Tue, Oct. 15

Obama seeks an extra $500 million for border security

PHOENIX -- The Southwest border would get 1,000 new Border Patrol agents and 160 new Immigration and Customs Enforcement Officers if Congress approves a request by President Obama for an extra $500 million for security.

Details of the plan, released Wednesday, also include new customs officers -- the people at the border crossings -- and two new unmanned aerial vehicles to help monitor border activities. There currently are three UAVs along the entire Southwest border.

In his letter to Congress, the president said he actually wants to spend $600 million "to secure the Southwest border and enhance federal border protection, law enforcement, and counternarcotics activities.

That extra $100 million, the president said, will come out of the budget for the "virtual fence' project which has been halted while the Department of Homeland Security determines if it actually could ever work.

The White House also said that a separate $100 million of lower priority projects for Homeland Security will be "repositioned' in the budget to replace and repair fences along the Southwest border.

All that, the president said, is on top of his decision to put 1,200 National Guard troops along the Southwest border. The $135 million to fund that operation, the White House said, will come out of "existing resources' in both the Department of Defense and Homeland Security.

The details about the president's budget request come just days before White House officials are scheduled to brief Gov. Jan Brewer on the president's plans to improve border security. They are scheduled to meet with the governor this coming Monday.

But nothing in Obama's letter to Congress provides specifics of where Obama intends to put those Guard soldiers, a detail Brewer also hopes to get on Monday.

The governor said the president told her during their June 3 face-to-face meeting that a "majority' of the troops would be placed in Arizona. So far, though, there has been no confirmation from the White House.

Obama, in his letter to Congress, is urging quick action on his funding proposal.

"This request responds to urgent and essential needs,' the president wrote. "Therefore I request these proposals be considered as emergency requirements.'

How quickly Congress will act remains unclear.

Republicans, including Sen. John McCain, have been critical of the president's plans, calling them too small a response to the situation.

McCain specifically said he wanted 6,000 National Guard soldiers, with half of them in Arizona. He also said Arizona alone needs 3,000 new Border Patrol agents.

In a prepared statement, McCain press aide Brooke Buchanan said Wednesday the announcement shows "it appears that the Obama Administration has finally realized that the border is not 'secure' as some Administration officials have stated.' She called the programs a good start but said they represent "only a fraction of what is needed to secure the border.'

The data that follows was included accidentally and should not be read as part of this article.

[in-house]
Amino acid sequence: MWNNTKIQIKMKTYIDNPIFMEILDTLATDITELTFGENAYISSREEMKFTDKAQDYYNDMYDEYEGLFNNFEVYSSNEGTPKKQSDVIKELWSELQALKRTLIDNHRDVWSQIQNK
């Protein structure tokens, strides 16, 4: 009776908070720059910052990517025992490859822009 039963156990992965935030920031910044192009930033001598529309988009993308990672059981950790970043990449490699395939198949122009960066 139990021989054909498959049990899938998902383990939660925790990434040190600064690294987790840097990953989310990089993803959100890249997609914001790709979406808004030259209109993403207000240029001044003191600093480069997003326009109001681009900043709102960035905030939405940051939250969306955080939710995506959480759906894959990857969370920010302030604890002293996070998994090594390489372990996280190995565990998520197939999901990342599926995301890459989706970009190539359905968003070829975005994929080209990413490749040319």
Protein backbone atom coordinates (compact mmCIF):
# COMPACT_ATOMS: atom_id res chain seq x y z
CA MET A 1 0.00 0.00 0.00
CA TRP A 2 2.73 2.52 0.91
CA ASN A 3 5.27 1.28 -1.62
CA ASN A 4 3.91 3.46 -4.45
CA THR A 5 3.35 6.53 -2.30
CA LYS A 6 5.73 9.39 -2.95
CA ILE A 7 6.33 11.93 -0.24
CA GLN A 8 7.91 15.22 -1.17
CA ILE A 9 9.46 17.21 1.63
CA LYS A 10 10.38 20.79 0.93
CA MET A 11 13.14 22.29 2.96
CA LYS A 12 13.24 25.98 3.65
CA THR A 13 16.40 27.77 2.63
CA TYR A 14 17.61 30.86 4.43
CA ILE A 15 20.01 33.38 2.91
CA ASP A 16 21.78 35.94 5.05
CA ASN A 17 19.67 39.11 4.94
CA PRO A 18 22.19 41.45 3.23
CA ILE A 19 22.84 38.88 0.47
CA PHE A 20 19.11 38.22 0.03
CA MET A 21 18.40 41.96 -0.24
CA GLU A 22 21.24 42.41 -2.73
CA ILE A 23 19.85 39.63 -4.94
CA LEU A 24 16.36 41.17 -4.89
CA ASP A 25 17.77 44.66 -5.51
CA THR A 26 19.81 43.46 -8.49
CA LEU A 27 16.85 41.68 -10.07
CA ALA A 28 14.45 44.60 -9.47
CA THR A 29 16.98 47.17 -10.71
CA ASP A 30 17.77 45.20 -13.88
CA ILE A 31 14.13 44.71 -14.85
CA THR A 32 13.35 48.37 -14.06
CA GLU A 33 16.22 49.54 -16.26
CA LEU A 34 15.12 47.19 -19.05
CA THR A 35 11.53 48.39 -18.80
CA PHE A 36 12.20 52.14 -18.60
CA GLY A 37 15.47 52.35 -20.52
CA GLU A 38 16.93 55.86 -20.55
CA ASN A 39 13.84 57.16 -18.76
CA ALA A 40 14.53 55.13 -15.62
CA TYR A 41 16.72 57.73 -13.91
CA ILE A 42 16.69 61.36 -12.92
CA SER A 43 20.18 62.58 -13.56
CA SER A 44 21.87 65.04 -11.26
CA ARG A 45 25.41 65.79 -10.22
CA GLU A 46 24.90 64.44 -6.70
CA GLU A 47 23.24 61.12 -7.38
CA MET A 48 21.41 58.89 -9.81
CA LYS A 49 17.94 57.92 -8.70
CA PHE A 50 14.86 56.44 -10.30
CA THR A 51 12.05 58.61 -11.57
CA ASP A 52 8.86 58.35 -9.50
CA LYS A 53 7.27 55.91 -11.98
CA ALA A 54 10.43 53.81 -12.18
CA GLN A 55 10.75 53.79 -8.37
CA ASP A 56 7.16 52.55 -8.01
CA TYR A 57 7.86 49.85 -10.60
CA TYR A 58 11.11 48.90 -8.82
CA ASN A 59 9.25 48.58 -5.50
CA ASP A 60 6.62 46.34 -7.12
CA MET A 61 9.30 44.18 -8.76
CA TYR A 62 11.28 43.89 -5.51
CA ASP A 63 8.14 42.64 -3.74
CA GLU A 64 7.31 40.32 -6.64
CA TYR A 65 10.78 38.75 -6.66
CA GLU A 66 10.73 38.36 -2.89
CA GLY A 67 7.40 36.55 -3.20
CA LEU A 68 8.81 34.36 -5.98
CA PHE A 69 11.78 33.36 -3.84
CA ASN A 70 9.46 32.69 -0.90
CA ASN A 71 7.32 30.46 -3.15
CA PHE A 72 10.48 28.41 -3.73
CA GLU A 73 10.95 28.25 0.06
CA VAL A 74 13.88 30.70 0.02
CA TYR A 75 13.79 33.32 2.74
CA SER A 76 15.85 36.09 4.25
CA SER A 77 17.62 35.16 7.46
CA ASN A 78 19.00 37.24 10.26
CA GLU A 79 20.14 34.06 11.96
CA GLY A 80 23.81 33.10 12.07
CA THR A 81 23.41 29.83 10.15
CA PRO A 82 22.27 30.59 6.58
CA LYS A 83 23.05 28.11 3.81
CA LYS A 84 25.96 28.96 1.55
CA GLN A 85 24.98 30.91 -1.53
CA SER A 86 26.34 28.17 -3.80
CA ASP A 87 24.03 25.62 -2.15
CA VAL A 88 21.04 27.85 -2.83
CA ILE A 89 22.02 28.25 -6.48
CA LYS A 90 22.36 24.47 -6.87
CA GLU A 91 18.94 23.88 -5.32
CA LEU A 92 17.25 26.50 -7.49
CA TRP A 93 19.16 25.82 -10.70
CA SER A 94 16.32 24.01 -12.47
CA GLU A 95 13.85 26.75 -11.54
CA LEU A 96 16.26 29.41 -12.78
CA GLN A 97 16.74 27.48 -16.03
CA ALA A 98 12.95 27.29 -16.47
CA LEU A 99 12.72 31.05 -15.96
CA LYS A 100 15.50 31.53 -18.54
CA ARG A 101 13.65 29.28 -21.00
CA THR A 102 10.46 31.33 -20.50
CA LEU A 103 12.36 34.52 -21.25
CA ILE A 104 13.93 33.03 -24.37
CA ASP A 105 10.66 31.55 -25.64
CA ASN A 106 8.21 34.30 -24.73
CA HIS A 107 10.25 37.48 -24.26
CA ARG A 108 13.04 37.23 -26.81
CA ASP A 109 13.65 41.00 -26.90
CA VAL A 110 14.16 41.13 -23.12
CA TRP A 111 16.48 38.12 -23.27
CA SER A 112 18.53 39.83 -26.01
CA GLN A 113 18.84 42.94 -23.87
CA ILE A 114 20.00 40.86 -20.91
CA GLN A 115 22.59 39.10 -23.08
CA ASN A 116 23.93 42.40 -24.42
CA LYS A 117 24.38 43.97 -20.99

Homeland Security says there already are 20,000 Border Patrol agents, double the number in 2004. About 17,000 of these agents are on the Southwest Border, with 4,000 in Arizona.

Not all the money Obama wants would be going directly to Homeland Security.

The plan calls for $201 million for the U.S. Department of Justice to hire new agents for the Drug Enforcement Agency and provide them with equipment support. Those funds also would finance the hiring of new attorneys and immigration judges, as well as new jails to house "criminal aliens.'

And some of the cash will benefit Mexico, at least indirectly, with the U.S. government providing support in the form of analyzing DNA and ballistics and providing technical assistance.

Obama's first announcement of the additional soldiers and supplemental request came in the wake of passage of a new Arizona law which is designed to help crack down on illegal immigration. While the White House denied any direct link, even state Attorney General Terry Goddard, a Democrat, said it "may have played a role' in the president's decision.

"It shows how serious Arizona is taking this issue,' he said of the law.

That law, set to take effect July 29, mandates that when police officers stop anyone for any reason, they also must check their immigration status if there is "reasonable suspicion' the person is not in this country legally. Illegal immigrants also could be charged with violating state trespass laws.

Five separate federal court lawsuits already have been filed challenging various provisions of the law.

Obama himself directed U.S. Attorney General Eric Holder to review the law to determine its constitutionality and to sue if it infringes on the exclusive right of the federal government to control immigration policy. The agency says no decision has been made, though some news outlets say they have been told by anonymous sources the Department of Justice will sue.

$399 million for Department of Homeland Security:

- $297 million to hire 1,000 new Border Patrol agents;

- $52.5 million for 160 new ICE agents;

- $37 million for two new unmanned aerial detection systems;

- $6.5 million for 30 new CBP officers;

- $6 million for 20 new CBP canine teams;

- Reprioritize $100 million of existing resources to repair and replace fences.

$201 million for Department of Justice

- add seven ATF Gunrunner Teams, six FBI Hybrid Task Forces, additional DEA agents, equipment, and operational support;

- additional attorneys and immigration judges and additional detention and incarceration resources for criminal aliens;

- funding to support Mexican law enforcement operations with ballistic analysis, DNA analysis, information sharing, technical capabilities, and technical assistance.

-- Source: White House

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